In that first half, Merrill's lawyer David Trask is a passenger on a flight to Los Angeles, where he bonds with three other passengers as they wait for the delayed departure, and then again when they have to make an emergency landing in Utah to sit out a storm. David befriends struggling singer/actress Binky Gay (Winters), loudmouthed novelties salesman Eddie Hoke (Keenan Wynn) and brooding doctor Robert Fortness (Michael Rennie), and they exchange contact information so they can stay in touch after they go their separate ways. There's a loose hangout vibe to these early scenes, even when Robert discloses a dark secret to David so he can ask for legal advice.

The exchanging of contact info becomes crucial to the second half of the movie, after the plane crashes and David is one of the only survivors. He takes it upon himself to contact the families of his three dead friends (I guess the rest of the dead passengers are out of luck), both learning and imparting important lessons in each case. The movie devotes lengthy flashbacks to each passenger's sob story, robbing a lot of the liveliness and fun from the characters in the process. Binky is unable to please her overbearing mother-in-law. Robert is tormented by a fatal mistake that ended up estranging him from his family. And Eddie uses an old sexy photo of his wife (Davis, finally) and a jovial attitude to mask his difficulties at home.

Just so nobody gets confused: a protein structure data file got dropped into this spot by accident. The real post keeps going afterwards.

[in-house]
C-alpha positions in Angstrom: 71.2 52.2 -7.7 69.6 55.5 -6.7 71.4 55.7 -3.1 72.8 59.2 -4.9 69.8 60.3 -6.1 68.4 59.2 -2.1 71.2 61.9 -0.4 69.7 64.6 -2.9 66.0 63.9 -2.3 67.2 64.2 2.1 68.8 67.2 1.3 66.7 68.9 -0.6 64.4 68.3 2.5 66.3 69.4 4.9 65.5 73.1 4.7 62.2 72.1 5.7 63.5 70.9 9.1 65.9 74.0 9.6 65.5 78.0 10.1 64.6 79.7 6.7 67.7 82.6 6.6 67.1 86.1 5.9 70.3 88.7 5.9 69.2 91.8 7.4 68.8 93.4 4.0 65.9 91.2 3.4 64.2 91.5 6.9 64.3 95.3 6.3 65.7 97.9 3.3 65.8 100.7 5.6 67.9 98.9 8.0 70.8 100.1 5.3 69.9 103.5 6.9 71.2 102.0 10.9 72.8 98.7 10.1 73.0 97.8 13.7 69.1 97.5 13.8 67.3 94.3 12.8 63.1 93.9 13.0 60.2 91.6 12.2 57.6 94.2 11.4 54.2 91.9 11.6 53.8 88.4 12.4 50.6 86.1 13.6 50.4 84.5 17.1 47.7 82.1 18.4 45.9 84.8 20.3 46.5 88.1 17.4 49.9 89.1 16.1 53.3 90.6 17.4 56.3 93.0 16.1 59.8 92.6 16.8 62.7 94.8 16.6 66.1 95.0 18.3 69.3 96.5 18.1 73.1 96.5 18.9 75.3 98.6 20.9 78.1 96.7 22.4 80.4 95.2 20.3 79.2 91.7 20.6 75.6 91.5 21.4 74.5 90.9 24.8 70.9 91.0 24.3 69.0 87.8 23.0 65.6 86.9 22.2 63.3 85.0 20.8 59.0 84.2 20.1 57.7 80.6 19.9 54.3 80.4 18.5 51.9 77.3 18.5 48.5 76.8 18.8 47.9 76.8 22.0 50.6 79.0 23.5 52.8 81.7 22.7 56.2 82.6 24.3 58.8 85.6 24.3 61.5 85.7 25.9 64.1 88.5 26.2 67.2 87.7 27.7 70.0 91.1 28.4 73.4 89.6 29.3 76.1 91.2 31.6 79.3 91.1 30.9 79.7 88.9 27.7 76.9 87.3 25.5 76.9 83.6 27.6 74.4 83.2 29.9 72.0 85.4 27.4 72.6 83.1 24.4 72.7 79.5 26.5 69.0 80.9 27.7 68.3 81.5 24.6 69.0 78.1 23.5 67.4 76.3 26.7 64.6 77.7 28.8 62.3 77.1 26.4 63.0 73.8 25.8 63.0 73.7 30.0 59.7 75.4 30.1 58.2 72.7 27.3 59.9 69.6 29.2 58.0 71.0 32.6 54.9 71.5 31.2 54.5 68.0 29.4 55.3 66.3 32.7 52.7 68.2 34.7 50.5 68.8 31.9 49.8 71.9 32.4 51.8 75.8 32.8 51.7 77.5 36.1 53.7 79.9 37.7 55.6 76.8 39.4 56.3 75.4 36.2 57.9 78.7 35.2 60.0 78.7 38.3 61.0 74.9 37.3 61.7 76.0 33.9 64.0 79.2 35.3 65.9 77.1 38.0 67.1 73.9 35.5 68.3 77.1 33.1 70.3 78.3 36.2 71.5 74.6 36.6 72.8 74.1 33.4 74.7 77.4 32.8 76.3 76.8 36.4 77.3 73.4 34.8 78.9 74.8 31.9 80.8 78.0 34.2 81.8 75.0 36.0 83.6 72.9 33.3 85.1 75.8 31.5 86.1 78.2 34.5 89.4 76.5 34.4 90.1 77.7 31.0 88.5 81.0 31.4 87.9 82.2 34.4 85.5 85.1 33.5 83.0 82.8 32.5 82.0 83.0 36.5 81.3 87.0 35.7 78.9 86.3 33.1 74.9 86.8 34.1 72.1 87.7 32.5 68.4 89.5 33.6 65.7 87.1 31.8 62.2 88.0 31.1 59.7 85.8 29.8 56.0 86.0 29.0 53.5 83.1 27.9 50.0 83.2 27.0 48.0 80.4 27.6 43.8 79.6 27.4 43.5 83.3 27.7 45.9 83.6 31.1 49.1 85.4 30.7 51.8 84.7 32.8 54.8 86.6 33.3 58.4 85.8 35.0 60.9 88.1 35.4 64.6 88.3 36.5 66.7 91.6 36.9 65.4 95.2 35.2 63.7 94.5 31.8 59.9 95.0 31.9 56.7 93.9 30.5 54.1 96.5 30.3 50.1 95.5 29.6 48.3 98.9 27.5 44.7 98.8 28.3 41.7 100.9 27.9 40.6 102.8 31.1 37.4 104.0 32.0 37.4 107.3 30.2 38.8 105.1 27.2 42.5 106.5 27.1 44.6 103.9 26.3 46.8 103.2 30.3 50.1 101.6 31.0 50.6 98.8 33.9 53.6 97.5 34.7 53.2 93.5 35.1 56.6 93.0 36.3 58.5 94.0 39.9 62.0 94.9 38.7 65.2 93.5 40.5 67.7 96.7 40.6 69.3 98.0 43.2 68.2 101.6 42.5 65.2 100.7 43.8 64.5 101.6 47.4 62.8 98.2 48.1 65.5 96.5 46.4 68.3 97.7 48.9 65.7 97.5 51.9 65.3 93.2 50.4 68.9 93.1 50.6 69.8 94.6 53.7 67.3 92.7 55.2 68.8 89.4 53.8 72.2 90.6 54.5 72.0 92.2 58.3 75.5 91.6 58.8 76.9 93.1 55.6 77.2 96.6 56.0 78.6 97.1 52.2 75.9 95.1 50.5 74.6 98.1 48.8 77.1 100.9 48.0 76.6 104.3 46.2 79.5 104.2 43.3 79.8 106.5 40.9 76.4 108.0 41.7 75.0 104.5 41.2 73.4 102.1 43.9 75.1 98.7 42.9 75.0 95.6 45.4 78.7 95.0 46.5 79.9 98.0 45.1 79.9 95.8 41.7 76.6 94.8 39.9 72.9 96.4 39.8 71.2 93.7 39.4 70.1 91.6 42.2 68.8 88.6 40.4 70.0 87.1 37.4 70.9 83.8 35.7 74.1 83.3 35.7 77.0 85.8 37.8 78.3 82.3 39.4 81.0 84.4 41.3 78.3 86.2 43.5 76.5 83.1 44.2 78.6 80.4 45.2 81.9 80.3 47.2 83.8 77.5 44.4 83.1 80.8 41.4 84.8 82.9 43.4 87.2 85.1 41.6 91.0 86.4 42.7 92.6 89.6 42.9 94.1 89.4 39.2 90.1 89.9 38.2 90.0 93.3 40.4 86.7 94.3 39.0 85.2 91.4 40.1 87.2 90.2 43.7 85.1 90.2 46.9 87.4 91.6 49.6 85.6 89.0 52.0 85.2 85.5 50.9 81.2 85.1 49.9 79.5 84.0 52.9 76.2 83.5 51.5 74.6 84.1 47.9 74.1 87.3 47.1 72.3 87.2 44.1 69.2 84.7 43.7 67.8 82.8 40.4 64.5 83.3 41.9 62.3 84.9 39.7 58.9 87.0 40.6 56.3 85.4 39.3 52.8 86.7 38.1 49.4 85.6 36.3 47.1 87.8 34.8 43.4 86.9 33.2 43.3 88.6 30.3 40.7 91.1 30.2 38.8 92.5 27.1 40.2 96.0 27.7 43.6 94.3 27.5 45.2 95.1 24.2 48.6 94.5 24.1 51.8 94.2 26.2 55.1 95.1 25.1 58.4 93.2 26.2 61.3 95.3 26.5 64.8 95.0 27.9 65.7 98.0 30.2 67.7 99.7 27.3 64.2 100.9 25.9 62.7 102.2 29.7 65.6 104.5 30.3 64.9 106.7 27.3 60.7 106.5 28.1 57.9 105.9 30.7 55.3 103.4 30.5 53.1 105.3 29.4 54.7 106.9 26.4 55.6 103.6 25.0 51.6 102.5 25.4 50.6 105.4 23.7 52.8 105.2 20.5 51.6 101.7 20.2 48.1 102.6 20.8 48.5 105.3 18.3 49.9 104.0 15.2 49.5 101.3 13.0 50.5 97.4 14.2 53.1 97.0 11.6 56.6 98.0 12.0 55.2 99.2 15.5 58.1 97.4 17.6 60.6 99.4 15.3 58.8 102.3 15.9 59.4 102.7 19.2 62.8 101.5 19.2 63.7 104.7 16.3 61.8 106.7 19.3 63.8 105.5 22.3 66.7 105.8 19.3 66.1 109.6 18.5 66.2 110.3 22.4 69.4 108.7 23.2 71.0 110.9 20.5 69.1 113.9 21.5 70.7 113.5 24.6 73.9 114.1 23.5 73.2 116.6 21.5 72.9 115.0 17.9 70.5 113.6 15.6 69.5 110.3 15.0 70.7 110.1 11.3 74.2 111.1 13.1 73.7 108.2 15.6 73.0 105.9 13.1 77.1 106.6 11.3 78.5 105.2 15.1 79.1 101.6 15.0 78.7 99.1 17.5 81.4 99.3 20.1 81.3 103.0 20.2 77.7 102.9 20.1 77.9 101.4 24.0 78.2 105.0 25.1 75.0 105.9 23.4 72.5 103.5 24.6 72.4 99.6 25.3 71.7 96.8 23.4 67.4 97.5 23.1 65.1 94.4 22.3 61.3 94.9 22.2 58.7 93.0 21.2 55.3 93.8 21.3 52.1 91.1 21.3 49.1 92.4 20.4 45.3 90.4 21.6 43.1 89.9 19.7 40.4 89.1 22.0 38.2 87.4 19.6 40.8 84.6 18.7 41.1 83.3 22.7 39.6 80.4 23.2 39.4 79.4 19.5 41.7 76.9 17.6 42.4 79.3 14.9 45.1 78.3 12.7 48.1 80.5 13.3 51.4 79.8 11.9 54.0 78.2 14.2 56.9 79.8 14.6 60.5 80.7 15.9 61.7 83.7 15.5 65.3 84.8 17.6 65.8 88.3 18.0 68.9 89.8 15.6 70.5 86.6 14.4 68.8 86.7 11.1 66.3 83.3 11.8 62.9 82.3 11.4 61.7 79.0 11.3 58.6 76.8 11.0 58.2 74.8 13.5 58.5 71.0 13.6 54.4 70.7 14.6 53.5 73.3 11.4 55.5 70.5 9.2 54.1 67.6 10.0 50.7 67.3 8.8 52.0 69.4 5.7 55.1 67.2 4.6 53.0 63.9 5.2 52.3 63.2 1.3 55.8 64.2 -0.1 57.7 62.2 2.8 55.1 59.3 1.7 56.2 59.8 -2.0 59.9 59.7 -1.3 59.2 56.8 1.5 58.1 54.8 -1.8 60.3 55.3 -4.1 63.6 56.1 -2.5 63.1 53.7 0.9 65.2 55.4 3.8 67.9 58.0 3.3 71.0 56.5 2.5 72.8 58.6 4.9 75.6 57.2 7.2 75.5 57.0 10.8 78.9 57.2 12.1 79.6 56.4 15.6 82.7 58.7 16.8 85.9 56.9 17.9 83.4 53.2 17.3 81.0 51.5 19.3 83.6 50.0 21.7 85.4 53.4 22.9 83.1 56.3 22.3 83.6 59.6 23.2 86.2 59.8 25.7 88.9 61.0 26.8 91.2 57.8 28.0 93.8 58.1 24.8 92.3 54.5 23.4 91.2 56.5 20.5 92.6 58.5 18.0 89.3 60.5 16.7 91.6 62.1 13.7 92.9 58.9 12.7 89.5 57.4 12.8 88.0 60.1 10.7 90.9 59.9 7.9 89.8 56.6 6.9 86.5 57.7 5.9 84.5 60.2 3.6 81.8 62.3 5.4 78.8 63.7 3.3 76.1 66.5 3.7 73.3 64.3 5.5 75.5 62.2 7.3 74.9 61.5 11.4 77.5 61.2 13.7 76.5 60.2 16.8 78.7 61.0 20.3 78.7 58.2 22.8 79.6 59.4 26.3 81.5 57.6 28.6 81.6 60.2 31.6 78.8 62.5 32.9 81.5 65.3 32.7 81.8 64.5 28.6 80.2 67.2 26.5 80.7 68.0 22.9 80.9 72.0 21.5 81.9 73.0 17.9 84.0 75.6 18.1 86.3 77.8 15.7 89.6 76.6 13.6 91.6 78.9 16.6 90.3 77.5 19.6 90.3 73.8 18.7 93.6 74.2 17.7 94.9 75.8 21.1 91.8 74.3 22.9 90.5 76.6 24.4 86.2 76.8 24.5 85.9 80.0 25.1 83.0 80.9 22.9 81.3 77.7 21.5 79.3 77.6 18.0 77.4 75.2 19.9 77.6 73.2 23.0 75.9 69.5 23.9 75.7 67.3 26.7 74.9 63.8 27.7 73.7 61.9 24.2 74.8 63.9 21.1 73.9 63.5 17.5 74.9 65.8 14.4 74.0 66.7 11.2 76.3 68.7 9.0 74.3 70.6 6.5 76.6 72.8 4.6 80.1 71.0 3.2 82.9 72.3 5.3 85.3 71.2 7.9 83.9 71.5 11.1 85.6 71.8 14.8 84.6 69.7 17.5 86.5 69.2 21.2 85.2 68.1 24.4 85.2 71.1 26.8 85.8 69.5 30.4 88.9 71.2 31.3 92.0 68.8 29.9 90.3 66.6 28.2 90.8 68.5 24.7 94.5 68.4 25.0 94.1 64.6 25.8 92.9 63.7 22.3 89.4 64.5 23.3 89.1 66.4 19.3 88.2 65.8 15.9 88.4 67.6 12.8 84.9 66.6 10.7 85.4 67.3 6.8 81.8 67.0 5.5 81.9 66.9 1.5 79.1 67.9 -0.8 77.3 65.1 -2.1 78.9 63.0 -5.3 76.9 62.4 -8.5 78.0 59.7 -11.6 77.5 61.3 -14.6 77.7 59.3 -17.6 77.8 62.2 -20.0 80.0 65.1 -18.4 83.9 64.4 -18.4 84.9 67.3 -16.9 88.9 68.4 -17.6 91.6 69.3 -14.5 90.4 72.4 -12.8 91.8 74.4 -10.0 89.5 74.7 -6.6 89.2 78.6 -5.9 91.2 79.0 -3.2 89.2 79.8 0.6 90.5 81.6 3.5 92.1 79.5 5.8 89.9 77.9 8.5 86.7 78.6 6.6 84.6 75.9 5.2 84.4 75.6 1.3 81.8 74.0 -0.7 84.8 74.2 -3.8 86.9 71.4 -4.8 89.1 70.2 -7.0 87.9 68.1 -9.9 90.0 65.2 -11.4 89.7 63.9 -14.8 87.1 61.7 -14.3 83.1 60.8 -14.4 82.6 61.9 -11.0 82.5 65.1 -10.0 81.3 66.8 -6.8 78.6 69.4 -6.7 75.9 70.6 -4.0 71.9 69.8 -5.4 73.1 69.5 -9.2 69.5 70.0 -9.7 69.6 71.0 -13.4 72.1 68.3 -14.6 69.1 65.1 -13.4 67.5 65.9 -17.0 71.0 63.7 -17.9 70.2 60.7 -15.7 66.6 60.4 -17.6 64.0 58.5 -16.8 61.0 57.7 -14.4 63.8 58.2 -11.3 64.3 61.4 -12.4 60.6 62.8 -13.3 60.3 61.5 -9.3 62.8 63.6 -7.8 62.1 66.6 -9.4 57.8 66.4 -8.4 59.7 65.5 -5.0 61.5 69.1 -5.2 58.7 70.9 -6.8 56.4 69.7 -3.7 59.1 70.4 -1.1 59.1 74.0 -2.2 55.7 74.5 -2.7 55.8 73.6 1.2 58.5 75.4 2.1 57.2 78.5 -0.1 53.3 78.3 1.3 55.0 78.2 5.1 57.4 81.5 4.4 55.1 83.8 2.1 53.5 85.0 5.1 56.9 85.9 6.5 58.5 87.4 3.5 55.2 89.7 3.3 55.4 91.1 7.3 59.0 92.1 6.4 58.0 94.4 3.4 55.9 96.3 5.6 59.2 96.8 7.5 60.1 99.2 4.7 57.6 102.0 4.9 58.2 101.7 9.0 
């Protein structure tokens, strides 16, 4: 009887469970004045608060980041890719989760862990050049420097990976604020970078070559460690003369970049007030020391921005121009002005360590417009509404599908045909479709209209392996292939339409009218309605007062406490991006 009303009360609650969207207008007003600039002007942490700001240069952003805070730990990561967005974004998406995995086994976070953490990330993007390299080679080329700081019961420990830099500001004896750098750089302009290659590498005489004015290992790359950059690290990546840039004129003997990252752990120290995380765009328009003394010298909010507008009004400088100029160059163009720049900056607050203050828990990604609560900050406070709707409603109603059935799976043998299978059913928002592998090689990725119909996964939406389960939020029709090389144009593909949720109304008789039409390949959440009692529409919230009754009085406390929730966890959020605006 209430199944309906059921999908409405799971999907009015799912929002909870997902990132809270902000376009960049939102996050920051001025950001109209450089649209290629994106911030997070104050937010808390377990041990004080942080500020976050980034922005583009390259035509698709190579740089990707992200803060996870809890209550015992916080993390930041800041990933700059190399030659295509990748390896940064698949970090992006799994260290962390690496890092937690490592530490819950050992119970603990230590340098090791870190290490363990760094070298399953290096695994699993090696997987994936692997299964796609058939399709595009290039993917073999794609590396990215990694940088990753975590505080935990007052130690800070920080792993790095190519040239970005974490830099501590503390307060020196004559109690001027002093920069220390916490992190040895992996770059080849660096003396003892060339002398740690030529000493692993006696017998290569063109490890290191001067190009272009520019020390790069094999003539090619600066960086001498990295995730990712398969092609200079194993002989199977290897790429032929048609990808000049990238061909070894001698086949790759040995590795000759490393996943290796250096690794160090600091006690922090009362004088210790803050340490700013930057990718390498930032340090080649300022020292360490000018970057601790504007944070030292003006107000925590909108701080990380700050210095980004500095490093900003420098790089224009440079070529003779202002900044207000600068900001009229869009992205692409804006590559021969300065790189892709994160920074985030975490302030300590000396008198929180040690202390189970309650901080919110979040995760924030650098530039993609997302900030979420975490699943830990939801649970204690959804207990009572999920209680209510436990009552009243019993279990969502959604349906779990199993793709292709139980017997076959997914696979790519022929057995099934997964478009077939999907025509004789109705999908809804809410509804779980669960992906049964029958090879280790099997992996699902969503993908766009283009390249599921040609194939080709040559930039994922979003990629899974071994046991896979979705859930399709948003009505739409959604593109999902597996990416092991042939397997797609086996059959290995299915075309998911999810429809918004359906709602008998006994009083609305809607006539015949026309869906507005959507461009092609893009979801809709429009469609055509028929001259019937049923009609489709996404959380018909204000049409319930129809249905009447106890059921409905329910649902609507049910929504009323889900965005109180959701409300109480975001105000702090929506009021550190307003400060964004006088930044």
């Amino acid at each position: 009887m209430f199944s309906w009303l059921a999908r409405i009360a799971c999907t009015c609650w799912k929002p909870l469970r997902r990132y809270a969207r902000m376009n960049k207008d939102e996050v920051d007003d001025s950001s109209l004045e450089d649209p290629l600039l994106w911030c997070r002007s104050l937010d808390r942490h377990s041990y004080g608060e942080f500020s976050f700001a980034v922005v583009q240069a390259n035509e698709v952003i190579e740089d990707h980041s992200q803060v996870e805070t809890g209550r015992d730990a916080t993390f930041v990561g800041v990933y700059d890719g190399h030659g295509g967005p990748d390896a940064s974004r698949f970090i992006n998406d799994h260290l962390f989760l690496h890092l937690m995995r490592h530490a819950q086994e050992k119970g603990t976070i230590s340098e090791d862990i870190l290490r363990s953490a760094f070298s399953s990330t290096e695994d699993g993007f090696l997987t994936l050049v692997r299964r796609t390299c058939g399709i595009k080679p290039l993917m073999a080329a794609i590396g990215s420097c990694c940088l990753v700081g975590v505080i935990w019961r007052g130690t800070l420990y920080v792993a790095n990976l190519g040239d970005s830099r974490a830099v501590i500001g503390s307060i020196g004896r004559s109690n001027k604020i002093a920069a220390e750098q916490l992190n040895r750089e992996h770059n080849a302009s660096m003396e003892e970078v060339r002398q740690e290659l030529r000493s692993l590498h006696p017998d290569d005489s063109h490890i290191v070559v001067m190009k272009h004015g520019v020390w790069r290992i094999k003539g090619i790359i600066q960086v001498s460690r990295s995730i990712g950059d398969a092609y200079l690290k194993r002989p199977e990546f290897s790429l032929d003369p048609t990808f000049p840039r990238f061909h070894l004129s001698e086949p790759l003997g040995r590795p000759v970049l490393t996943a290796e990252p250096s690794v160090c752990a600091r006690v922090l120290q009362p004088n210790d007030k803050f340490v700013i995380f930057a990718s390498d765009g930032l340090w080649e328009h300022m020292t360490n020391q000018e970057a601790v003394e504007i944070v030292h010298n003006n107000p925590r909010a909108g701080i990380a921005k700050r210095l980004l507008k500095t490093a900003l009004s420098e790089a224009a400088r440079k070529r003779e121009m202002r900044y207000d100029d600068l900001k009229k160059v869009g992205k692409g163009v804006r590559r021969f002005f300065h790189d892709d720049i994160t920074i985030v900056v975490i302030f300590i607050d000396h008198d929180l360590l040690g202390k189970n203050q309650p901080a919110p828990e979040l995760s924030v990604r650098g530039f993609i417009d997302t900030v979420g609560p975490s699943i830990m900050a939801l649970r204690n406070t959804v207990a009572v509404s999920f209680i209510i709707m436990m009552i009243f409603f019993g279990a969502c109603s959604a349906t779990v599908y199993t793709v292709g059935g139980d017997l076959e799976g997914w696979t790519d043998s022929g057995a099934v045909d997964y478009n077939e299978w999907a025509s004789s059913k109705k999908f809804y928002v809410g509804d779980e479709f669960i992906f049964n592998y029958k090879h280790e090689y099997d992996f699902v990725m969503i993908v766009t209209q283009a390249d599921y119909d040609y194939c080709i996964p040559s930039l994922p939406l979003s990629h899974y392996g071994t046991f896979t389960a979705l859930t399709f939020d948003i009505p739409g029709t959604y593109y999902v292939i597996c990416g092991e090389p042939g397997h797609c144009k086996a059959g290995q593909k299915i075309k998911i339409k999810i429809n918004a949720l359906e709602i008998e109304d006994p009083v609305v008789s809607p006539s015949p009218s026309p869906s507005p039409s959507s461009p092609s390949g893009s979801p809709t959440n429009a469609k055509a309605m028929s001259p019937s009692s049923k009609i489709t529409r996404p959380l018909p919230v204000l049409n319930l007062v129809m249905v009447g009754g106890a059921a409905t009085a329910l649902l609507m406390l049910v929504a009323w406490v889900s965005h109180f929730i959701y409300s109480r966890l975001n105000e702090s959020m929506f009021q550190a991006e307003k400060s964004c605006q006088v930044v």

David, too, has domestic troubles, and he's on the plane fleeing from his cheating wife, who's at home with their children, begging to be forgiven. He doesn't get a flashback, but he explains his situation pretty thoroughly, and he has a couple of fraught phone conversations with his wife. His final revelation that he should go back to his family and forgive his wife is jarring and abrupt, and it makes it seem like the only reason he offered closure to these other families was so he could find an excuse to go back to his own. Davis, as Eddie's disabled wife, gives a florid speech about forgiveness and love, which is obviously meant to be a big showcase for her but just sounds hokey and pathetic. If she showed up in the movie as a favor to Merrill, she wasn't able to do enough to save it.

Wednesday, February 13, 2019

Triskaidekaphilia: 'Nightmare on the 13th Floor' (1990)

On the 13th of each month, I write about a movie whose title contains the number 13.